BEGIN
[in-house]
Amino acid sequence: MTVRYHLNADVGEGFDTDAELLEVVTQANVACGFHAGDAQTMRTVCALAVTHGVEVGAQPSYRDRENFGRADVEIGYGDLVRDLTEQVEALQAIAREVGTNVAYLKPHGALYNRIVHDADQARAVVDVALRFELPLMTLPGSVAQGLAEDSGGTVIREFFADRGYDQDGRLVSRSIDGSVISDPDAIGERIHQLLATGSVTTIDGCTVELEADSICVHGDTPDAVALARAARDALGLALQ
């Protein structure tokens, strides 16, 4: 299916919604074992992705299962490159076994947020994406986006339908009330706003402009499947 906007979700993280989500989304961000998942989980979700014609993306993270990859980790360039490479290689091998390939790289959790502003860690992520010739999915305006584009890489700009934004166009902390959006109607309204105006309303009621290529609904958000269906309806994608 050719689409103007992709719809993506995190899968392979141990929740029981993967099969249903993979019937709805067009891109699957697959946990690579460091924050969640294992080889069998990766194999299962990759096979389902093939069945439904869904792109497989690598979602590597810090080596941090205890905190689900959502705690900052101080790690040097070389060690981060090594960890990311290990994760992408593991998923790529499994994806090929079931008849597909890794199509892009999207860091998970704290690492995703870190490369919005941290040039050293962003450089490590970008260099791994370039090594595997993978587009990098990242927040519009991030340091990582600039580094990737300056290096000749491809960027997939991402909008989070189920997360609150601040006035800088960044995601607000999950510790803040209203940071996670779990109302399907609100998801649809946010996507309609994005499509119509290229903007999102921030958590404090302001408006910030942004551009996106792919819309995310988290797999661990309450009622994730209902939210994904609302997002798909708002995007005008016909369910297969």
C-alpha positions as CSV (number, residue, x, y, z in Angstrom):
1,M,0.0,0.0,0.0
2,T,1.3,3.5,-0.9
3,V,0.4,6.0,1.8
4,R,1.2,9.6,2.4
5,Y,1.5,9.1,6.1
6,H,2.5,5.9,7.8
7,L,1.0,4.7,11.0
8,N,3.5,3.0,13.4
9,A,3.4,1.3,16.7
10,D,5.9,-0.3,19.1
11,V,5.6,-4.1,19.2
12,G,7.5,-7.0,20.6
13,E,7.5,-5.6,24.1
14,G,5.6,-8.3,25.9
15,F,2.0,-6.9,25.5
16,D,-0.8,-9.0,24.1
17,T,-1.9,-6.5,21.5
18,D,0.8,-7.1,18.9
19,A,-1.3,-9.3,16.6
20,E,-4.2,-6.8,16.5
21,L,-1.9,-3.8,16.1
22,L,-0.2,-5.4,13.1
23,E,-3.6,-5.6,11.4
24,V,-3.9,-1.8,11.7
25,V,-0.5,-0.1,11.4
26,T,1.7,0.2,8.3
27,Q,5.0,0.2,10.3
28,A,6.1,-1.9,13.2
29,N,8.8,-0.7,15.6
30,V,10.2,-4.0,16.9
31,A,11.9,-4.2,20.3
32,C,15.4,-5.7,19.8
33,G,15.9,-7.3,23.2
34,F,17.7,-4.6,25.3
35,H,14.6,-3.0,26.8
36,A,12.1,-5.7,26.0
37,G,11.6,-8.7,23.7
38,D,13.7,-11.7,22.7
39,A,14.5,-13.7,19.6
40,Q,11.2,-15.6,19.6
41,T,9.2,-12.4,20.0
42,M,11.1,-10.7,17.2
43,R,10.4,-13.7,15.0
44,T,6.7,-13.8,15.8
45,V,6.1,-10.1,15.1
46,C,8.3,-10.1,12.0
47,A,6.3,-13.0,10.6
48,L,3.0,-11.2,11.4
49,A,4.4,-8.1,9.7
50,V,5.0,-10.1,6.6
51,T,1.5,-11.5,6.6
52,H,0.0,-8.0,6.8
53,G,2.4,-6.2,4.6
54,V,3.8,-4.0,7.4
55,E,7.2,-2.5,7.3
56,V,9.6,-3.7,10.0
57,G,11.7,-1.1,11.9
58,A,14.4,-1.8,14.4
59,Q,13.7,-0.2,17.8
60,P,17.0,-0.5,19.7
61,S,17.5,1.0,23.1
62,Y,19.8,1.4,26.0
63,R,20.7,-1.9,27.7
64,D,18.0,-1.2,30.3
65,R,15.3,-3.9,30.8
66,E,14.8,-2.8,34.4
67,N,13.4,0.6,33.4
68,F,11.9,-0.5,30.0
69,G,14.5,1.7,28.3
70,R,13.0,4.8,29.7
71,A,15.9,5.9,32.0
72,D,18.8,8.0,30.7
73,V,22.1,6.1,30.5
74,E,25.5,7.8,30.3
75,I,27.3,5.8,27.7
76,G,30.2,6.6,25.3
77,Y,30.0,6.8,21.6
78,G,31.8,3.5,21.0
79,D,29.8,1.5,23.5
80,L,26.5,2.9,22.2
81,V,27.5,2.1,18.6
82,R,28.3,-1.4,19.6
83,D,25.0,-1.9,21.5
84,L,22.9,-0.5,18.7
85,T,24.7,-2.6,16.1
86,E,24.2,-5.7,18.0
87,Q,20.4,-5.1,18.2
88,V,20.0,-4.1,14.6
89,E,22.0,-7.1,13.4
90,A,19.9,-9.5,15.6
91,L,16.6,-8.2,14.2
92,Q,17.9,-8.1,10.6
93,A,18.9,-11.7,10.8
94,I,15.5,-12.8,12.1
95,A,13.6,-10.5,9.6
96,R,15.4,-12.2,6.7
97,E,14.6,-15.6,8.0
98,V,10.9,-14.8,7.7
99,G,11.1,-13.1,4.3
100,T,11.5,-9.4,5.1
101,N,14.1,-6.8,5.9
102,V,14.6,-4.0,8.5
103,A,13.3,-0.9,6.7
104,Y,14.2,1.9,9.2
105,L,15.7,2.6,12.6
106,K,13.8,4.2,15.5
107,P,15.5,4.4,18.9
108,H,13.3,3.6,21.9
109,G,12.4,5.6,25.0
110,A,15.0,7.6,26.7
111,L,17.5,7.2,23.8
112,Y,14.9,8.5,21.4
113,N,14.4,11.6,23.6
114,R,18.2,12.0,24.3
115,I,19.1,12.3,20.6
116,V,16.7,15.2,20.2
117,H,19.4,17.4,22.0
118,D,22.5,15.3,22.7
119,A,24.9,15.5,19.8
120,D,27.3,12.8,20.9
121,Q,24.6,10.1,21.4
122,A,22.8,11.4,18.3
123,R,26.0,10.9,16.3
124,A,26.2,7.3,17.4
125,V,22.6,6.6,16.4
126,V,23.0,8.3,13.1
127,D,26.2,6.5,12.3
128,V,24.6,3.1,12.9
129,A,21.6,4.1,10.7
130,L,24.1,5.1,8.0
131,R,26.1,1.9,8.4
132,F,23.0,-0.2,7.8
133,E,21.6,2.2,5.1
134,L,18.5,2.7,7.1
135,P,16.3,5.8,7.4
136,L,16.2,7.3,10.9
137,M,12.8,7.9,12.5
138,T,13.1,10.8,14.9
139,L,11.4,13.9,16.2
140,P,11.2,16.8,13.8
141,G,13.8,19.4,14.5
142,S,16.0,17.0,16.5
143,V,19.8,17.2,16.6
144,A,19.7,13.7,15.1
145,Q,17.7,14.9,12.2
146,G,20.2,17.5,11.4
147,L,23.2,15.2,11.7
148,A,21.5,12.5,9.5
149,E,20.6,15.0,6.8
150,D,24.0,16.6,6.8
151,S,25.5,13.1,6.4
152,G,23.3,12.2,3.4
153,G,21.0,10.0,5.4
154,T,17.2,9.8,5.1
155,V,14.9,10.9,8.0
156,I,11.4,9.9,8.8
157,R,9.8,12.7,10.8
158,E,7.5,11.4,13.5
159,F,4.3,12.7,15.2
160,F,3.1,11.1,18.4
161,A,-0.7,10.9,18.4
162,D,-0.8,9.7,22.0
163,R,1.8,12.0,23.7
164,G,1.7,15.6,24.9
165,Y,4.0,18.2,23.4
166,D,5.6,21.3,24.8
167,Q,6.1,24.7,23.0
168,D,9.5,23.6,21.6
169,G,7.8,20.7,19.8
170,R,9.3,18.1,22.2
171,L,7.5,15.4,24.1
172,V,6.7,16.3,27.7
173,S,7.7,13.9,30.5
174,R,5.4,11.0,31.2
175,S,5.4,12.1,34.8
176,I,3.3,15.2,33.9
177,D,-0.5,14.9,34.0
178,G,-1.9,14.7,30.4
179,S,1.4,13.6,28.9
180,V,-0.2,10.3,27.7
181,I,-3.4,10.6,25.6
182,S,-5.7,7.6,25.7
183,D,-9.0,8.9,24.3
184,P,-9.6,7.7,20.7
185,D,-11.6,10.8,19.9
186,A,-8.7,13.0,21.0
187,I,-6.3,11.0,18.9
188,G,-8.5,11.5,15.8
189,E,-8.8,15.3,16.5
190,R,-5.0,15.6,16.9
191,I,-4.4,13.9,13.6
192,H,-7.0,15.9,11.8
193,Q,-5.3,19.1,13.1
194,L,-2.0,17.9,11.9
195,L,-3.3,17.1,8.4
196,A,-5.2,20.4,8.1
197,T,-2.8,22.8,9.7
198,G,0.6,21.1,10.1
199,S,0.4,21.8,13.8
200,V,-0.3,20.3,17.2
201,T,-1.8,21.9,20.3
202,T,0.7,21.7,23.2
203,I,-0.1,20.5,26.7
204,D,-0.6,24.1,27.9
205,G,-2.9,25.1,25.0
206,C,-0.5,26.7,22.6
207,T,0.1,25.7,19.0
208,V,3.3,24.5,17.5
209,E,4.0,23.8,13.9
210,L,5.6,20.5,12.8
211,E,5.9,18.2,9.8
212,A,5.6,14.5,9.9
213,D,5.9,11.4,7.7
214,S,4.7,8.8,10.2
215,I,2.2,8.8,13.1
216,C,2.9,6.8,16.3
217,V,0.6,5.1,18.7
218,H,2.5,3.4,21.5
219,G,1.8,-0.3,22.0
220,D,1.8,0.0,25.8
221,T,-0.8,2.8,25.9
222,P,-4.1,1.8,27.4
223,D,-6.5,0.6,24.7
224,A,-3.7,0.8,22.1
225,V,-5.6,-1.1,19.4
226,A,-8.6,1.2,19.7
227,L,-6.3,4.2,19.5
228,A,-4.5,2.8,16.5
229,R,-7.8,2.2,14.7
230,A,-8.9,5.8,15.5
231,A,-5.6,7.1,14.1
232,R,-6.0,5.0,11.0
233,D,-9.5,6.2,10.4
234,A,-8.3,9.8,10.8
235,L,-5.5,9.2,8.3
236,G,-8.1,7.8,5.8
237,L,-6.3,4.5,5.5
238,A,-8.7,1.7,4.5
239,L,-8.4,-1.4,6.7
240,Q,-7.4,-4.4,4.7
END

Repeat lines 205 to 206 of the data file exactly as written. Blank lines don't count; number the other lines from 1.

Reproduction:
201,T,-1.8,21.9,20.3
202,T,0.7,21.7,23.2